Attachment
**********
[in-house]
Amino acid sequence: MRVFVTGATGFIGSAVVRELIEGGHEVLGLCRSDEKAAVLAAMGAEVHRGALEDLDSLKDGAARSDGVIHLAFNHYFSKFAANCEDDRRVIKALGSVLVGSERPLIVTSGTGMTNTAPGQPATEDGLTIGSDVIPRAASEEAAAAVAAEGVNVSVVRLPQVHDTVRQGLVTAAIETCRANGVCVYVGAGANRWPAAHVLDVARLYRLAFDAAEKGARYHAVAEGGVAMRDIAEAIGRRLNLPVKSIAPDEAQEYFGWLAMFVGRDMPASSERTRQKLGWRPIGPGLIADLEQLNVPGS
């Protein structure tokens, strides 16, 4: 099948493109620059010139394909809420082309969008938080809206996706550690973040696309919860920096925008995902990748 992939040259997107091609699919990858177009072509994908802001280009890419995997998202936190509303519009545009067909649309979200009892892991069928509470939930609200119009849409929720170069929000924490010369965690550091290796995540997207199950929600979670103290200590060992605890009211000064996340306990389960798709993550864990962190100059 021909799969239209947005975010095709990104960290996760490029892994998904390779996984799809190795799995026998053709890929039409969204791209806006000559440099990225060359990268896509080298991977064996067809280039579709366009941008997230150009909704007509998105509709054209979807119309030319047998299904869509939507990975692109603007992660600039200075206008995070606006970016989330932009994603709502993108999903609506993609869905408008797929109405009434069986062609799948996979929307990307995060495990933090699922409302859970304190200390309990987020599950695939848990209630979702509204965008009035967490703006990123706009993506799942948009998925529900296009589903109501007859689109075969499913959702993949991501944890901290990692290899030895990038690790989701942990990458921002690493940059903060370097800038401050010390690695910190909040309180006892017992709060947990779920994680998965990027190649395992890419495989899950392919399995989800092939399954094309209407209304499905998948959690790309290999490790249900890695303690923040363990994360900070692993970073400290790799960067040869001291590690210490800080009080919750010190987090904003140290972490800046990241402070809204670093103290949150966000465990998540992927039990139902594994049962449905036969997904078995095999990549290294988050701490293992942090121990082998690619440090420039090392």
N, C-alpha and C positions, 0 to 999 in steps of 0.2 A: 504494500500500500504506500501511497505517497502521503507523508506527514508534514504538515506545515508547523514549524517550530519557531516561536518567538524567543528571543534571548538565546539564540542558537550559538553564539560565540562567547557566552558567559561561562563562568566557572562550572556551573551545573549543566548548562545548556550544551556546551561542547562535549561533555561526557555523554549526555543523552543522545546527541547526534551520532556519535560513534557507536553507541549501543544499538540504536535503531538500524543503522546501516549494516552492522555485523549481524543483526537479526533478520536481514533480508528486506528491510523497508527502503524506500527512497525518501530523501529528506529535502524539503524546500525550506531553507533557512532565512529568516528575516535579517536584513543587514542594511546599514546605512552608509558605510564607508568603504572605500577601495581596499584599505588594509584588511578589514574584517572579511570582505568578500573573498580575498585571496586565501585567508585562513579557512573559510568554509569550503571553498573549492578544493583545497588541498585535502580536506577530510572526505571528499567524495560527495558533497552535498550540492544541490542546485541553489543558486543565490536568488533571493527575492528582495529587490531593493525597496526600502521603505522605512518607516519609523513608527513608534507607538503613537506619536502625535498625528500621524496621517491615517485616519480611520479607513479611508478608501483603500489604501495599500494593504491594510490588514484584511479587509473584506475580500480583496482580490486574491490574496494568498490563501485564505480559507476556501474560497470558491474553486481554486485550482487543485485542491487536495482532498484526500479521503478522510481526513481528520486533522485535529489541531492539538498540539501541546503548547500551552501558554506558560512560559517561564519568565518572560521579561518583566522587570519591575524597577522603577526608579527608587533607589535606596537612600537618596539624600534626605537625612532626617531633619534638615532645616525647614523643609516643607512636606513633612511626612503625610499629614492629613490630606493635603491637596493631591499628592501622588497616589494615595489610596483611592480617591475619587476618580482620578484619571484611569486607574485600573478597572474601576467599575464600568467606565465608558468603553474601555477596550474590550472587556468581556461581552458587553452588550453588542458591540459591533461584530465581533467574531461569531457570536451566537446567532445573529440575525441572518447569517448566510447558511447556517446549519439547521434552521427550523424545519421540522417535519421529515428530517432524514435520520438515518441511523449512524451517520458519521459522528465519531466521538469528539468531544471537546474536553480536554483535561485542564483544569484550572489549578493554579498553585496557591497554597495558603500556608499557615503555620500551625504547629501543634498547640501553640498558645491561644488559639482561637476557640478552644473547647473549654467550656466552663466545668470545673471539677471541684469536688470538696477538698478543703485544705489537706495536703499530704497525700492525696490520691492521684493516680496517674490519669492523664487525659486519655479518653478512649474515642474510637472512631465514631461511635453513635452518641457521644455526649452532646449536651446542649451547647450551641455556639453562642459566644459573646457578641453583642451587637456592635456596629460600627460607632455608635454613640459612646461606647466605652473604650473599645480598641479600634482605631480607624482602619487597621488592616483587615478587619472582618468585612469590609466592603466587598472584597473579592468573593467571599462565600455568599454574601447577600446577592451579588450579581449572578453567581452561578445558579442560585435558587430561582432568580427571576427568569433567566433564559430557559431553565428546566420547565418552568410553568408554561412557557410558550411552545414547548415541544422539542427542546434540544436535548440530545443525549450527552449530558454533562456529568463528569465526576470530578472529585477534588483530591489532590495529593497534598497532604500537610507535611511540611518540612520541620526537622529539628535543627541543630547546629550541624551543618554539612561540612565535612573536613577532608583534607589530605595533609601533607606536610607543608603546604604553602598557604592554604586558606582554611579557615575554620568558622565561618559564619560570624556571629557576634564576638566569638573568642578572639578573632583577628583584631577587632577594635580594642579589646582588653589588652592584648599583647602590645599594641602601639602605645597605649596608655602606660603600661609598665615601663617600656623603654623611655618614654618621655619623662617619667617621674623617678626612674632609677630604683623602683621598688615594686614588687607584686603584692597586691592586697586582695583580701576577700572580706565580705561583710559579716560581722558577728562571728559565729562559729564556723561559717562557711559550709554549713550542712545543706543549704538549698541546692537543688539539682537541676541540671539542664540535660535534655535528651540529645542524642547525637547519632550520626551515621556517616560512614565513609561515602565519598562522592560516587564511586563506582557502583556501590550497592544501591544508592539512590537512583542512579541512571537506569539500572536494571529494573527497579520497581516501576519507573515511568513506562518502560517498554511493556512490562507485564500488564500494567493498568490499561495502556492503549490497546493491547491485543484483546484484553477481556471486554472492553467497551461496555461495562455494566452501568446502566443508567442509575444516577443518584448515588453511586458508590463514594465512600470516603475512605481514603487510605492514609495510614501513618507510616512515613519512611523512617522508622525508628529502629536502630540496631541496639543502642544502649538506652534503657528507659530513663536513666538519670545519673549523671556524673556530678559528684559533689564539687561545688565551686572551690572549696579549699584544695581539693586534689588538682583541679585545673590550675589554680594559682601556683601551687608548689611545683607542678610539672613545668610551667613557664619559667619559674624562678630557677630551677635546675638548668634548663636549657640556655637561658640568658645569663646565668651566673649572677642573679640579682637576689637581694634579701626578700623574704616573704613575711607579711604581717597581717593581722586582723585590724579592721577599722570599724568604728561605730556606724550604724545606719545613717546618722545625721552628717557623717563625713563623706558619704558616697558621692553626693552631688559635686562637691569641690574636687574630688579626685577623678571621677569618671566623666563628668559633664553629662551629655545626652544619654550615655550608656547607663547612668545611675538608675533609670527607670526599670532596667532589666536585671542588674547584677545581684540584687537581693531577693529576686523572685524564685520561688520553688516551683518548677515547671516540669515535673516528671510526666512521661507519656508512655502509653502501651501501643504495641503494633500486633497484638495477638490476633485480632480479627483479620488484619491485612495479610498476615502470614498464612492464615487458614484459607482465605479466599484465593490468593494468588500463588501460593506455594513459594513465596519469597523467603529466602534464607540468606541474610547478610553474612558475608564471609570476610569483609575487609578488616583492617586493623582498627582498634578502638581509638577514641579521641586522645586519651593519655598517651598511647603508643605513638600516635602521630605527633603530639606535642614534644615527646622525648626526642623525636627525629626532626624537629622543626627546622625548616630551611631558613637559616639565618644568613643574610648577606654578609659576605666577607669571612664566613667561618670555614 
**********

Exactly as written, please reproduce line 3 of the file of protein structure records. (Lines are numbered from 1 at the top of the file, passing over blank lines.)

């Protein structure tokens, strides 16, 4: 099948493109620059010139394909809420082309969008938080809206996706550690973040696309919860920096925008995902990748 992939040259997107091609699919990858177009072509994908802001280009890419995997998202936190509303519009545009067909649309979200009892892991069928509470939930609200119009849409929720170069929000924490010369965690550091290796995540997207199950929600979670103290200590060992605890009211000064996340306990389960798709993550864990962190100059 021909799969239209947005975010095709990104960290996760490029892994998904390779996984799809190795799995026998053709890929039409969204791209806006000559440099990225060359990268896509080298991977064996067809280039579709366009941008997230150009909704007509998105509709054209979807119309030319047998299904869509939507990975692109603007992660600039200075206008995070606006970016989330932009994603709502993108999903609506993609869905408008797929109405009434069986062609799948996979929307990307995060495990933090699922409302859970304190200390309990987020599950695939848990209630979702509204965008009035967490703006990123706009993506799942948009998925529900296009589903109501007859689109075969499913959702993949991501944890901290990692290899030895990038690790989701942990990458921002690493940059903060370097800038401050010390690695910190909040309180006892017992709060947990779920994680998965990027190649395992890419495989899950392919399995989800092939399954094309209407209304499905998948959690790309290999490790249900890695303690923040363990994360900070692993970073400290790799960067040869001291590690210490800080009080919750010190987090904003140290972490800046990241402070809204670093103290949150966000465990998540992927039990139902594994049962449905036969997904078995095999990549290294988050701490293992942090121990082998690619440090420039090392």